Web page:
One question I get asked fairly often—and it’s usually from married couples hoping to instill good values in their children—is “What’s the right way to date?” They’re wanting to give their children solid biblical advice about dating.
But the Bible doesn’t say one specific word about dating, because people didn’t date back then like we date today. However, Scripture does have strong words that can apply to today’s dating culture:
“Do you not know that your bodies are members of Christ himself? Shall I then take the members of Christ and unite them with a prostitute? Never!” (1 Cor. 6:15).
“Flee from sexual immorality. All other sins a person commits are outside the body, but whoever sins sexually, sins against their own body.” (1 Cor. 6:18)
“You are not your own; you were bought at a price. Therefore honor God with your bodies.” (1 Cor. 6:19-20)
In today’s culture, young people tend to have relationship after relationship. They “date around.” They engage in casual hook-ups. Rather than honoring God with their bodies, they see sex as inconsequential.
What they don’t understand is that God created sex to be consequential. For one thing, He created sex for procreation. But not just that. God gave us intimacy because it’s part of the process by which we become one with another person.
Sex creates a deep connection between people. When you have a sexual relationship with someone, it creates a powerful, intimate bond. When you break up with that person, part of that person comes with you. Part of you goes away. It hurts. That’s why sex can be so damaging before (and outside of) marriage.
That leads to a few concepts I often teach about dating:
Intentional dating approaches it with the idea that you’re preparing for marriage. It is the opposite of recreational dating, which is dating for fun or for sexual purposes. If a romantic couple discovers one of them doesn’t have the intention of getting married someday, then they end the relationship.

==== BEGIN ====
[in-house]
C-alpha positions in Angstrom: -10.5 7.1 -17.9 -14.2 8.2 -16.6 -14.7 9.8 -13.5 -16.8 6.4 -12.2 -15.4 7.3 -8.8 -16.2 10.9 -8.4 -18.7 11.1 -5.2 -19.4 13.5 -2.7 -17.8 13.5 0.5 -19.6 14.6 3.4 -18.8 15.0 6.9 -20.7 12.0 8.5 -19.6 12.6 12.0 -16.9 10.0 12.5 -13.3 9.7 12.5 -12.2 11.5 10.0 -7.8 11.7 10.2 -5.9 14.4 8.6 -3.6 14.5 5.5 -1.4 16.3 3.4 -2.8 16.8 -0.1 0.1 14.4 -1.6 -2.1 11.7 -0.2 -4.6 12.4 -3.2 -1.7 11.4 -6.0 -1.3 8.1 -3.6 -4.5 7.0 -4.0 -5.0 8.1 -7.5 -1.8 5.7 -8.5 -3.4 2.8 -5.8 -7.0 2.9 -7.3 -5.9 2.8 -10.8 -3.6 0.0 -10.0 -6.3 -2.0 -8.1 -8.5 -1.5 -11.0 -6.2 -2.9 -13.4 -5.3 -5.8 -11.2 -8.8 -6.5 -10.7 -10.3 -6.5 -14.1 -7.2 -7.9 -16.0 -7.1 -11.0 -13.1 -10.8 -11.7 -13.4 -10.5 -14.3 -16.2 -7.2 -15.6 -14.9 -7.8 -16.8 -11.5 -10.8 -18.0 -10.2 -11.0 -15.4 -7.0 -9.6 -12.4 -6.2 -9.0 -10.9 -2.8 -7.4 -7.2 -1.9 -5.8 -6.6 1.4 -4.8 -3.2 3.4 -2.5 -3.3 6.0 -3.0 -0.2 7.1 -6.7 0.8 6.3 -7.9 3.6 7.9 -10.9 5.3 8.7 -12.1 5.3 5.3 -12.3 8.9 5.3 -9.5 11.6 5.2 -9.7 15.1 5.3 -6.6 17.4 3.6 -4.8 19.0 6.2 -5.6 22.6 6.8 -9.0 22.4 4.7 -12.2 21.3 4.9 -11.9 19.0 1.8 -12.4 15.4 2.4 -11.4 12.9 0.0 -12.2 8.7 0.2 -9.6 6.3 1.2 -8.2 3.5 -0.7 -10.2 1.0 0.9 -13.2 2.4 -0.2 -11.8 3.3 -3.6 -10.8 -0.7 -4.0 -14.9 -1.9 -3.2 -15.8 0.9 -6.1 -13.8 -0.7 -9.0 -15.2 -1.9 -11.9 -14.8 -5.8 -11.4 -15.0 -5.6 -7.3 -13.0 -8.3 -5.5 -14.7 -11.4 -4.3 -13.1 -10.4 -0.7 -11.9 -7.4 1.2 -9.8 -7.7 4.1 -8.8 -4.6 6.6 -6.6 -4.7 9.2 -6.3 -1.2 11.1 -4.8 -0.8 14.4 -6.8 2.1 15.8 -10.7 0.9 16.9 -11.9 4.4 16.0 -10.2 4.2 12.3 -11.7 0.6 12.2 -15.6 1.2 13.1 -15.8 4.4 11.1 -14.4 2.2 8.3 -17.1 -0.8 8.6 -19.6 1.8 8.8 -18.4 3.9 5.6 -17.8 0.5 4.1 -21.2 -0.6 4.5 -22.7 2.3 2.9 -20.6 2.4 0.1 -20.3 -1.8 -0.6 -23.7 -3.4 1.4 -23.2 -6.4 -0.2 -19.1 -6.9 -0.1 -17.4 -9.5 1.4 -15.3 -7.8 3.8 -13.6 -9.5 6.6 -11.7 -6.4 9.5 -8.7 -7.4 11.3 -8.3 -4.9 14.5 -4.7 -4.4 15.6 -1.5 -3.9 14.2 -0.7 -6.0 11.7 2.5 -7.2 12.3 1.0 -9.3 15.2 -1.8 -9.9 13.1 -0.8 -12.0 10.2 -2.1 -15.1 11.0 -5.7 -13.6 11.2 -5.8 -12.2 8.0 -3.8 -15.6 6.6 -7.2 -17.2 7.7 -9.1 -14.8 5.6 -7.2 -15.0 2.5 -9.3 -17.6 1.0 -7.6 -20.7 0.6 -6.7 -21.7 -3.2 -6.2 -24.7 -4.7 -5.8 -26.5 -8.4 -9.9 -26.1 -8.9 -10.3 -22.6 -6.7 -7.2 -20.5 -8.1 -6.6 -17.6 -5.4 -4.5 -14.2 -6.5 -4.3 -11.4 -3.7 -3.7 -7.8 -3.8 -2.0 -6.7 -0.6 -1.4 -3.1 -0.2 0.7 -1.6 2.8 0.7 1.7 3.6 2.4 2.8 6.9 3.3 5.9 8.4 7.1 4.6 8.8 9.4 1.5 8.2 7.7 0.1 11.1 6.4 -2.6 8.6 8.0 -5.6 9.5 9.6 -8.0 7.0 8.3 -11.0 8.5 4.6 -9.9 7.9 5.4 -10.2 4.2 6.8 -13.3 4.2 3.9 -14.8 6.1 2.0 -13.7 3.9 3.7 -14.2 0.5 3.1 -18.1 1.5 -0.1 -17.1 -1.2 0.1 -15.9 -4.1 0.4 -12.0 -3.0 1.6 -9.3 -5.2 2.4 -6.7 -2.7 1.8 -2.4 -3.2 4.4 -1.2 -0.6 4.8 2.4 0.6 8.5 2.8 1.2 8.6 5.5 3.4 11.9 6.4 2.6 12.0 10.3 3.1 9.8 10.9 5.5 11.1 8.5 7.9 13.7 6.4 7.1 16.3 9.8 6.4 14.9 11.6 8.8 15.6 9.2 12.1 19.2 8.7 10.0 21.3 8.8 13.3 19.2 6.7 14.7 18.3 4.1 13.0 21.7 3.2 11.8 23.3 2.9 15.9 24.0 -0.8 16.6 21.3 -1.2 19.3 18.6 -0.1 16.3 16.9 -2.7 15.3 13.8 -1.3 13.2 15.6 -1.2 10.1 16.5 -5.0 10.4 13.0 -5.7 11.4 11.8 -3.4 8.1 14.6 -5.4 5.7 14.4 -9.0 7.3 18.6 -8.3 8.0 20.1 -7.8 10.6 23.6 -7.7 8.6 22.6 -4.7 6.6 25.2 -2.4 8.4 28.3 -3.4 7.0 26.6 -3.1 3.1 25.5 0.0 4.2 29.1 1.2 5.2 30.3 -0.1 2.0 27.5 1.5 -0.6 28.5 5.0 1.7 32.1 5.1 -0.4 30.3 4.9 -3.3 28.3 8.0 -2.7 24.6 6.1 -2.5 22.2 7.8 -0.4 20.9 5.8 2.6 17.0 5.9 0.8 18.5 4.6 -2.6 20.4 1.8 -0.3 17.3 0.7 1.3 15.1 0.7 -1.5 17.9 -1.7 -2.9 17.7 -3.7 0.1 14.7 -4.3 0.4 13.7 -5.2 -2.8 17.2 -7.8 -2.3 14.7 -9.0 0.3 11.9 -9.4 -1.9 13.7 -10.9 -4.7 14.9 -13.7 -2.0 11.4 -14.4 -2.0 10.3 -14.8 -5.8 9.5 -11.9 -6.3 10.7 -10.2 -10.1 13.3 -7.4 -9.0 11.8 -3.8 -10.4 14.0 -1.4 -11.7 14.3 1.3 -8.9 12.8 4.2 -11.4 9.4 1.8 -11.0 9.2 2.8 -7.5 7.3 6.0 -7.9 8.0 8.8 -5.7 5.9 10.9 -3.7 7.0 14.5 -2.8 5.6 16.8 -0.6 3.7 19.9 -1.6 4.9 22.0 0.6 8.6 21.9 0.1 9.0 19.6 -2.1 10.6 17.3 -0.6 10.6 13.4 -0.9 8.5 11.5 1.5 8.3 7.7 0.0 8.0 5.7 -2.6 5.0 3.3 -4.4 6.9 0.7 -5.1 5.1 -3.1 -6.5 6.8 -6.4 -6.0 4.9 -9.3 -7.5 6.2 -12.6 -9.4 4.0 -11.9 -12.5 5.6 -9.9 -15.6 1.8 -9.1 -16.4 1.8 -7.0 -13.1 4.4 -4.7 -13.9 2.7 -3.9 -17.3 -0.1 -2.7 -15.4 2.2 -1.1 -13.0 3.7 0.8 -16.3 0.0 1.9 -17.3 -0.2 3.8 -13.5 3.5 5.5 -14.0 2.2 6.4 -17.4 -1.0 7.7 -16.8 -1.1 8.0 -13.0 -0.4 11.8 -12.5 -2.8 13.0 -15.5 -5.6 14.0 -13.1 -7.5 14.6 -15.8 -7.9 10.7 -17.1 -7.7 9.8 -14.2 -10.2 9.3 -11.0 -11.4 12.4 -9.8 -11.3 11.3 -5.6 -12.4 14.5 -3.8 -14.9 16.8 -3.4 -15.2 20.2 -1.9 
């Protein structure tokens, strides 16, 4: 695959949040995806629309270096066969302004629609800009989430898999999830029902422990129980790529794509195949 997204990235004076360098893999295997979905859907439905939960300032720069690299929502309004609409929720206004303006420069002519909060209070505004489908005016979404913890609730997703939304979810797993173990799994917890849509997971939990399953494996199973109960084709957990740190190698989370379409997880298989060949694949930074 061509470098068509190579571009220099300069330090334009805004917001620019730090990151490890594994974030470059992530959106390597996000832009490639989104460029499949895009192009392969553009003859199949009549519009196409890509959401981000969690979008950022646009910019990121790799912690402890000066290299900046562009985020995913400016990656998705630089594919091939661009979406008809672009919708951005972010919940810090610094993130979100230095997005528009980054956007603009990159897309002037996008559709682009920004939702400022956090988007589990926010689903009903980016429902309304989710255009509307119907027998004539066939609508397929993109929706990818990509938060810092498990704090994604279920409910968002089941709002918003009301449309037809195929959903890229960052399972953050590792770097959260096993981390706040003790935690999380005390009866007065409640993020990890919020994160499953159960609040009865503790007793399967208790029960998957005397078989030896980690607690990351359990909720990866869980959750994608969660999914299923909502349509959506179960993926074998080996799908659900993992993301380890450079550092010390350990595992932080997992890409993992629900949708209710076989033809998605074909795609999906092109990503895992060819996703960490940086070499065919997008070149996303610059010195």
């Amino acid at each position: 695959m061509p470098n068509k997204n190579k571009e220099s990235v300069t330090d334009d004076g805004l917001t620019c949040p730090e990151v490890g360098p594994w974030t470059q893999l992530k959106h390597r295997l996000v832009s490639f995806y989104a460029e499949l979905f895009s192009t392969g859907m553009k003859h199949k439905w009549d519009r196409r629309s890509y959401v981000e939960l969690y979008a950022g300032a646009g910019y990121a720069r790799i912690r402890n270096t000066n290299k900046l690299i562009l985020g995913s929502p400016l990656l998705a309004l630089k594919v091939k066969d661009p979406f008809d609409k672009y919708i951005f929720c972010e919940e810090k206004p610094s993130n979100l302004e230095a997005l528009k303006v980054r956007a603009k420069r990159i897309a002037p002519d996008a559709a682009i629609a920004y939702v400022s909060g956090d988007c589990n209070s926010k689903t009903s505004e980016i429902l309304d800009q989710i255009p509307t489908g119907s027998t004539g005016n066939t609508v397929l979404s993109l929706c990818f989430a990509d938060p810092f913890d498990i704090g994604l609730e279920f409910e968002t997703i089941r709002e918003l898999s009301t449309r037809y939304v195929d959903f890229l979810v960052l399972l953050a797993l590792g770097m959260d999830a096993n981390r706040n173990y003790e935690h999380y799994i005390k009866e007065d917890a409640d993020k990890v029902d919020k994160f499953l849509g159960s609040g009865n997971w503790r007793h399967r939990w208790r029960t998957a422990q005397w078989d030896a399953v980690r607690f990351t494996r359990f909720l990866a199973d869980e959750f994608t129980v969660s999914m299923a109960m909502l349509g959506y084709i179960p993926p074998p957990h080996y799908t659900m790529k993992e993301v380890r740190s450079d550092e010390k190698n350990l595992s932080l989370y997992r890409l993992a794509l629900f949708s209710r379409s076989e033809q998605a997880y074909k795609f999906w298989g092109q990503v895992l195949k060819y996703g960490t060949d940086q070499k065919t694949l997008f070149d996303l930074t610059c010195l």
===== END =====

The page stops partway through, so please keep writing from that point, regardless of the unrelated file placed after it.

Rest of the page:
Make a decision to set parameters on physical affection. For instance, “We’re going to kiss and hold hands, but we’re not going to lie down together.” These kinds of boundaries keep couples from ending up in compromising positions.
Date by faith, not by fear.
Acting on fear makes your fears come true. People who act promiscuously because they’re worried about finding a spouse and getting married are hurting themselves—and their future marriage. Instead, put faith in God’s Word and rely on God to bring you the right person.
Date to explore, not to impress. Rather than worrying about physical attraction, go deep. Engage in meaningful conversations. Be honest and authentic. You don’t want to get married only to discover that the two of you have hurtful issues in your past, or different ideas about raising children.
Dating God’s way honors parents, families, and the two people involved. By following His standards on sex and dating intentionally, a couple can begin their marriage on a strong foundation without any regrets.
Learn more about dating and marriage in the MarriageToday program:
How to Find the Right One